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C3 Internship Review – Sarah Duddigan – Comoros and Madagascar 2010

July 1, 2011

Back at university Madagascar was always a common example for environmental issues. Media paint this bleak picture of mass deforestation with half the island’s soil spilling into the ocean, silting up corals, mangroves destruction and poaching.

Learning and reading about Madagascar and and the issues it faces made it a real goal in life to get out there and see it for myself. That’s when I discovered C3, an NGO that was working hard in marine conservation in Madagascar through projects concentrated within the local community. This strong emphasis on community based work sounded fantastic and something I believed in strongly and really wanted to get involved with. When offered the opportunity to work in Comoros as well to work monitoring the nesting sea turtle population alongside community integration, I jumped at the chance.

Moheli, Comoros, is an absolutely beautiful island and home to some of the friendliest people I’ve ever met. Days were spent with friends in the village we were often invited round for tea and had our hair braided, eat Comorian treats and learn Comorian dances. We would often talk about our work and they would help us with naming the turtles on the beach, a new scheme that year. It got to the point where everyone knew who we were and knew our names, even people I’d never met! In a community this small that receives very few tourists we were a bit of a novelty.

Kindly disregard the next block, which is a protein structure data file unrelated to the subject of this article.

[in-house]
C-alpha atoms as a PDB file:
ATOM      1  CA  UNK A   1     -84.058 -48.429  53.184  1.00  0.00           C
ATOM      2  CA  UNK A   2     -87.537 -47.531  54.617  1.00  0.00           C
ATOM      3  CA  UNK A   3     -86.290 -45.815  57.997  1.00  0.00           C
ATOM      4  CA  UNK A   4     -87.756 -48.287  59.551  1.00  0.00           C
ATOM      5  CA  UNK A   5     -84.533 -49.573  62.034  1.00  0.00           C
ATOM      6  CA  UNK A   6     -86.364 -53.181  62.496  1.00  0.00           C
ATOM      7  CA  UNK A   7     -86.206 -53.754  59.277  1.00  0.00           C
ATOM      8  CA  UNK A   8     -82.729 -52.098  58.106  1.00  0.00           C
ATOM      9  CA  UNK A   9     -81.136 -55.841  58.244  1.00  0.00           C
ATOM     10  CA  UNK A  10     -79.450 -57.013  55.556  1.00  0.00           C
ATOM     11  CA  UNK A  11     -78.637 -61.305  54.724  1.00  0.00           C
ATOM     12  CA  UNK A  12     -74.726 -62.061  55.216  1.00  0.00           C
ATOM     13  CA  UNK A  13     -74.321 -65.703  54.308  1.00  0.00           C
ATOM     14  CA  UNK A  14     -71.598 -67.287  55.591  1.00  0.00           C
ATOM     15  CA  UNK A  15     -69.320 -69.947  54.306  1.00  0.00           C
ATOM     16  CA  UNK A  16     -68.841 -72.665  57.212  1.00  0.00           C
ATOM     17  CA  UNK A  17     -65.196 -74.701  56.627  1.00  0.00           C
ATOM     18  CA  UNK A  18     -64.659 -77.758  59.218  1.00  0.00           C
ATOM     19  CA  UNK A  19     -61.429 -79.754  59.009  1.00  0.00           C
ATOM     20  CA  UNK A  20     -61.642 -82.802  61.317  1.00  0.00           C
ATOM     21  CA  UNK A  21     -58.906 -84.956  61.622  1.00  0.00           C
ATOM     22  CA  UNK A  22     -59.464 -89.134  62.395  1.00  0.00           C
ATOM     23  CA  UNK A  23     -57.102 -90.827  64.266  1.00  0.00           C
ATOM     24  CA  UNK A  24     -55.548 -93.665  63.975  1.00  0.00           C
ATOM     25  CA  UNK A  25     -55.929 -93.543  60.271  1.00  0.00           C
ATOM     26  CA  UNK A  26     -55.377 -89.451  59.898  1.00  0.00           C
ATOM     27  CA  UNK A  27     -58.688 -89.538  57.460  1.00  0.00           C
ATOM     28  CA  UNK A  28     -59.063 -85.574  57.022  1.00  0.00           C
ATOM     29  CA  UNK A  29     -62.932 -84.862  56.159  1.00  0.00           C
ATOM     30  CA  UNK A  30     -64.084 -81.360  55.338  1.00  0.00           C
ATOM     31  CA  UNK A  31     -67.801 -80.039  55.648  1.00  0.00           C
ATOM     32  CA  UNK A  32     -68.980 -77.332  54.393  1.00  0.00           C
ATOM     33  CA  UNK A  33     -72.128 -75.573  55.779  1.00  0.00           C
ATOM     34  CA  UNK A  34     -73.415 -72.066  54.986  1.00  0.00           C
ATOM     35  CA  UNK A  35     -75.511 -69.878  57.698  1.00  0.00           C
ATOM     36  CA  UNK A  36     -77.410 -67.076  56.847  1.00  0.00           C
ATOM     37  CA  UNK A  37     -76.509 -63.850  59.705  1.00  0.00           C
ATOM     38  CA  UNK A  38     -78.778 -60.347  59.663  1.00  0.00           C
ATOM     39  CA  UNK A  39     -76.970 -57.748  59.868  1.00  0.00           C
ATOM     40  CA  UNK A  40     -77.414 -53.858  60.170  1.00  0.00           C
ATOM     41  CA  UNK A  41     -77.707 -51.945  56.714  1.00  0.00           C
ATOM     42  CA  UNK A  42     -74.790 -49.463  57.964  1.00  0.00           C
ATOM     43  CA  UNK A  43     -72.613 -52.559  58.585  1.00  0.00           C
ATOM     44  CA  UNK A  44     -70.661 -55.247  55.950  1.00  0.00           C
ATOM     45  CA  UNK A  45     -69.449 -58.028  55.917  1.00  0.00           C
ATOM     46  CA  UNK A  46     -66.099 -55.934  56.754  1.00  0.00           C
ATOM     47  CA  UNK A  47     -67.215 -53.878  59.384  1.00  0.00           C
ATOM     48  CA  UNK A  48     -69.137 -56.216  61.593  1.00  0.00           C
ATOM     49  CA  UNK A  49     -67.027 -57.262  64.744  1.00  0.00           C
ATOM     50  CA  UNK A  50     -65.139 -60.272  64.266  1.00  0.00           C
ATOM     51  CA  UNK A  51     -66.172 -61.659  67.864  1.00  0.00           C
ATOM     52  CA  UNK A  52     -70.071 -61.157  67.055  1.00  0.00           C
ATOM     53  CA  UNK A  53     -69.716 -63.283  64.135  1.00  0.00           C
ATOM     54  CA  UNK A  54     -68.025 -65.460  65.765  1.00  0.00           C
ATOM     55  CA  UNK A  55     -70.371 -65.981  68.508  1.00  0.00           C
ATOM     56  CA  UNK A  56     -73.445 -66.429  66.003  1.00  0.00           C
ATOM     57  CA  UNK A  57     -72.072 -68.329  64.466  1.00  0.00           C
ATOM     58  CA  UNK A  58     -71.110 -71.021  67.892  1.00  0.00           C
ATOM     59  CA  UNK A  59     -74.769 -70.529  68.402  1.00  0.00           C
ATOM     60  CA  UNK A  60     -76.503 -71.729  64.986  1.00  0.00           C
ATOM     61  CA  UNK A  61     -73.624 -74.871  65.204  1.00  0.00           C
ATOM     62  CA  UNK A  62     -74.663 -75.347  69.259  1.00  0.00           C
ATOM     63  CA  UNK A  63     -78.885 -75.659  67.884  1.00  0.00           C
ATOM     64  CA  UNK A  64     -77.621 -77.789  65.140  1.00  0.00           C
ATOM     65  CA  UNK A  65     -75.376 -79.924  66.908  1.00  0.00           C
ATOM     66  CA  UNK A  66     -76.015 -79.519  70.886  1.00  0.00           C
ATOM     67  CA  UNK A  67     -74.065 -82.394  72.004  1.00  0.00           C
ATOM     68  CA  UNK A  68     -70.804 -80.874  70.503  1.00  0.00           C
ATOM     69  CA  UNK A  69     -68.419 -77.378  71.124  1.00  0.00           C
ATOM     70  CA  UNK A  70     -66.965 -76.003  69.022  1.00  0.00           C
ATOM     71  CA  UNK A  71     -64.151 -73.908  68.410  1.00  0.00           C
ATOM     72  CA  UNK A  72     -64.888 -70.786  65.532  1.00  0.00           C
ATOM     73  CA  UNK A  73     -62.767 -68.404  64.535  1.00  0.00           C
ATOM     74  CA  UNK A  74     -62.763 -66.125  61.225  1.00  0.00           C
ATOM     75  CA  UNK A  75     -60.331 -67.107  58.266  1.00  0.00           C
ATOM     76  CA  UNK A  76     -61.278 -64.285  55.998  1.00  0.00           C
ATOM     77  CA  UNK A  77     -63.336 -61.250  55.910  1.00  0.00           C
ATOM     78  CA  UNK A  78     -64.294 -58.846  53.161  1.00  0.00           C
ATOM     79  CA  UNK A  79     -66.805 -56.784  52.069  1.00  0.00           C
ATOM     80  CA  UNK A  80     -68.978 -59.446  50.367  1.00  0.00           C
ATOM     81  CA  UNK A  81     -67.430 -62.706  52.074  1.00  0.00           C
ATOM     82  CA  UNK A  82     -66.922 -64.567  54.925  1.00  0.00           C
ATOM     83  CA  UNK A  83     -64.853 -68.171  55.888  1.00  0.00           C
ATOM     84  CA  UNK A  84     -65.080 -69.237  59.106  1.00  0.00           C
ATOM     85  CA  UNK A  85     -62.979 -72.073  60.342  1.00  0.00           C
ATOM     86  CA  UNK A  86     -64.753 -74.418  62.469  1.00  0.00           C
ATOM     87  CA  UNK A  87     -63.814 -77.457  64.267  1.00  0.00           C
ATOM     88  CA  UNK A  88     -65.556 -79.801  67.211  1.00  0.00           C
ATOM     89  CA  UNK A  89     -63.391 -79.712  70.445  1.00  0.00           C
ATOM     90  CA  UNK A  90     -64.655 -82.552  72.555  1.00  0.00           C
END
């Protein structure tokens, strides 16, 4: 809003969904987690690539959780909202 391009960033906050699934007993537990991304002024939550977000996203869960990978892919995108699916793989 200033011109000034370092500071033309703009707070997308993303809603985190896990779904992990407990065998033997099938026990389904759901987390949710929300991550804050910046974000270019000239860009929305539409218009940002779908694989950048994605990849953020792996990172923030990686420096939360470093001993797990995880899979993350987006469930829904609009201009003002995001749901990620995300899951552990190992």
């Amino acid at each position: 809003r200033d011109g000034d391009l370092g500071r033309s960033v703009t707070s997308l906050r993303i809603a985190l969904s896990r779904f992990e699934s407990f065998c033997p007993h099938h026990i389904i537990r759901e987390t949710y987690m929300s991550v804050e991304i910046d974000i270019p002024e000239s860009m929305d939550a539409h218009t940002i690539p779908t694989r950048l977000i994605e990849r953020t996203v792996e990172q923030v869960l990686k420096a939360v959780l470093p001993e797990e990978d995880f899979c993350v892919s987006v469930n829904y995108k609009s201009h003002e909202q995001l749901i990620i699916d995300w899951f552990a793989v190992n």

The nights were spent on the beach monitoring the nesting sea turtles and collecting data on them. Nothing quite prepares you for how amazing these animals are.

After two months on Moheli it was time to leave for Madagascar. Moving into a town in Madagascar from a small village in the Comoroswas a bit of a culture shock, but also a welcome one. We were still given the opportunity to integrate with the community through awareness raising days in the town centre. We also toured to coastal villages in the North to carry out questionnaires with fishermen on sea turtles, important information would be gathered and used in future research.

I wrote reports on the data collected in Moheli, helped to write the questionnaires, made a ‘pin the tail on the dugong’ game and filed data sheets. Seeing Madagascar for myself, and working with C3 made me realise that the outlook for Madagascar may not be as bleak as first made out. There are people working hard to actively protect Madagascar environment both on the coast and in the forests. It wasn’t all glamour and there were times when all you wanted was for your feet to be clean and a big chocolate cake but it was an amazing experience and one that will stay with me for a very long time.

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